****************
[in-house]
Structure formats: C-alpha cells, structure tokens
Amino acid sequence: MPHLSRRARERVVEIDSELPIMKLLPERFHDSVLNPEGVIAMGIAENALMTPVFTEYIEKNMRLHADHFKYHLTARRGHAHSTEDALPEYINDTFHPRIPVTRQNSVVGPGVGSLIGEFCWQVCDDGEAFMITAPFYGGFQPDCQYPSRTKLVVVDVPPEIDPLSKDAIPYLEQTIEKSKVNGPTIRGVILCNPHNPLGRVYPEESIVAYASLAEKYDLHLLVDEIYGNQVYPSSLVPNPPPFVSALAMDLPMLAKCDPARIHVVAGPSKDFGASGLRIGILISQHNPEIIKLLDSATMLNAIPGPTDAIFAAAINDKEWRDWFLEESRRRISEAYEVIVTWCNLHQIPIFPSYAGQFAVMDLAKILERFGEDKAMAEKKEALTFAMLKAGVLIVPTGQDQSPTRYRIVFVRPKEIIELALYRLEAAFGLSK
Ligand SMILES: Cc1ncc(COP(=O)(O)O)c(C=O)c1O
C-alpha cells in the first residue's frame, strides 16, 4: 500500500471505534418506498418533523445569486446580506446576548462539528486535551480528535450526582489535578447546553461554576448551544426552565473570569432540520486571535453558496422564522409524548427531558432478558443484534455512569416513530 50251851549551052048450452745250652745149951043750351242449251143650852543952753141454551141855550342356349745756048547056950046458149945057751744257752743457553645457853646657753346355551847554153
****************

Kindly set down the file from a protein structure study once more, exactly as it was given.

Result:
[in-house]
Structure formats: C-alpha cells, structure tokens
Amino acid sequence: MPHLSRRARERVVEIDSELPIMKLLPERFHDSVLNPEGVIAMGIAENALMTPVFTEYIEKNMRLHADHFKYHLTARRGHAHSTEDALPEYINDTFHPRIPVTRQNSVVGPGVGSLIGEFCWQVCDDGEAFMITAPFYGGFQPDCQYPSRTKLVVVDVPPEIDPLSKDAIPYLEQTIEKSKVNGPTIRGVILCNPHNPLGRVYPEESIVAYASLAEKYDLHLLVDEIYGNQVYPSSLVPNPPPFVSALAMDLPMLAKCDPARIHVVAGPSKDFGASGLRIGILISQHNPEIIKLLDSATMLNAIPGPTDAIFAAAINDKEWRDWFLEESRRRISEAYEVIVTWCNLHQIPIFPSYAGQFAVMDLAKILERFGEDKAMAEKKEALTFAMLKAGVLIVPTGQDQSPTRYRIVFVRPKEIIELALYRLEAAFGLSK
Ligand SMILES: Cc1ncc(COP(=O)(O)O)c(C=O)c1O
C-alpha cells in the first residue's frame, strides 16, 4: 500500500471505534418506498418533523445569486446580506446576548462539528486535551480528535450526582489535578447546553461554576448551544426552565473570569432540520486571535453558496422564522409524548427531558432478558443484534455512569416513530 50251851549551052048450452745250652745149951043750351242449251143650852543952753141454551141855550342356349745756048547056950046458149945057751744257752743457553645457853646657753346355551847554153